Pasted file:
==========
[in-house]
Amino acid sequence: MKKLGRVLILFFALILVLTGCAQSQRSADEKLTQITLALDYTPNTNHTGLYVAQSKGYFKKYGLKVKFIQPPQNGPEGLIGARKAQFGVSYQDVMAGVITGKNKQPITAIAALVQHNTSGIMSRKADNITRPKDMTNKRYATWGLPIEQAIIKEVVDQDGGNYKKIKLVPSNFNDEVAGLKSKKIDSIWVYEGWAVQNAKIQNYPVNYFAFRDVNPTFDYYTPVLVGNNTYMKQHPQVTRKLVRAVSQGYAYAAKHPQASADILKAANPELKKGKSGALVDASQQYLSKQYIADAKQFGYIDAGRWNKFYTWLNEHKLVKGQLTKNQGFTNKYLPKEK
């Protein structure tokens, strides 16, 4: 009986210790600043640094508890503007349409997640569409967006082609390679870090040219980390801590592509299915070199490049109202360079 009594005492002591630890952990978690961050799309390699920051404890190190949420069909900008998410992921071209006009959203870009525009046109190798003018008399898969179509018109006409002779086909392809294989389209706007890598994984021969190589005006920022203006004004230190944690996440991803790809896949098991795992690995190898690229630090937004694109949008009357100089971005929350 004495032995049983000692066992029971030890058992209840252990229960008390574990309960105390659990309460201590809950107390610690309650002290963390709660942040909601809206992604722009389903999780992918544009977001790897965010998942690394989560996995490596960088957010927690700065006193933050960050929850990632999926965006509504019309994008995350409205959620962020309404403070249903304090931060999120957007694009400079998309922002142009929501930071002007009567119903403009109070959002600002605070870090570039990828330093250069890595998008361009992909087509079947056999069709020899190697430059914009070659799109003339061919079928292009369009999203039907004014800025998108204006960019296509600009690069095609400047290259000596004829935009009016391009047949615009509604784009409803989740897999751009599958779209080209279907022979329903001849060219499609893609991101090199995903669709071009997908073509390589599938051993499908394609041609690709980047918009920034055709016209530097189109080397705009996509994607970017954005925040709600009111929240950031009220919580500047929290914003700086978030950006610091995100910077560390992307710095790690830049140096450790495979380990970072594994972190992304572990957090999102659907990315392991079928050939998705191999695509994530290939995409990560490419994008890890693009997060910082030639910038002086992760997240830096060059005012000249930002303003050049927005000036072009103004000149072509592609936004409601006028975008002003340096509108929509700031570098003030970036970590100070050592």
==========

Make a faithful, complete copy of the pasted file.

[in-house]
Amino acid sequence: MKKLGRVLILFFALILVLTGCAQSQRSADEKLTQITLALDYTPNTNHTGLYVAQSKGYFKKYGLKVKFIQPPQNGPEGLIGARKAQFGVSYQDVMAGVITGKNKQPITAIAALVQHNTSGIMSRKADNITRPKDMTNKRYATWGLPIEQAIIKEVVDQDGGNYKKIKLVPSNFNDEVAGLKSKKIDSIWVYEGWAVQNAKIQNYPVNYFAFRDVNPTFDYYTPVLVGNNTYMKQHPQVTRKLVRAVSQGYAYAAKHPQASADILKAANPELKKGKSGALVDASQQYLSKQYIADAKQFGYIDAGRWNKFYTWLNEHKLVKGQLTKNQGFTNKYLPKEK
């Protein structure tokens, strides 16, 4: 009986210790600043640094508890503007349409997640569409967006082609390679870090040219980390801590592509299915070199490049109202360079 009594005492002591630890952990978690961050799309390699920051404890190190949420069909900008998410992921071209006009959203870009525009046109190798003018008399898969179509018109006409002779086909392809294989389209706007890598994984021969190589005006920022203006004004230190944690996440991803790809896949098991795992690995190898690229630090937004694109949008009357100089971005929350 004495032995049983000692066992029971030890058992209840252990229960008390574990309960105390659990309460201590809950107390610690309650002290963390709660942040909601809206992604722009389903999780992918544009977001790897965010998942690394989560996995490596960088957010927690700065006193933050960050929850990632999926965006509504019309994008995350409205959620962020309404403070249903304090931060999120957007694009400079998309922002142009929501930071002007009567119903403009109070959002600002605070870090570039990828330093250069890595998008361009992909087509079947056999069709020899190697430059914009070659799109003339061919079928292009369009999203039907004014800025998108204006960019296509600009690069095609400047290259000596004829935009009016391009047949615009509604784009409803989740897999751009599958779209080209279907022979329903001849060219499609893609991101090199995903669709071009997908073509390589599938051993499908394609041609690709980047918009920034055709016209530097189109080397705009996509994607970017954005925040709600009111929240950031009220919580500047929290914003700086978030950006610091995100910077560390992307710095790690830049140096450790495979380990970072594994972190992304572990957090999102659907990315392991079928050939998705191999695509994530290939995409990560490419994008890890693009997060910082030639910038002086992760997240830096060059005012000249930002303003050049927005000036072009103004000149072509592609936004409601006028975008002003340096509108929509700031570098003030970036970590100070050592």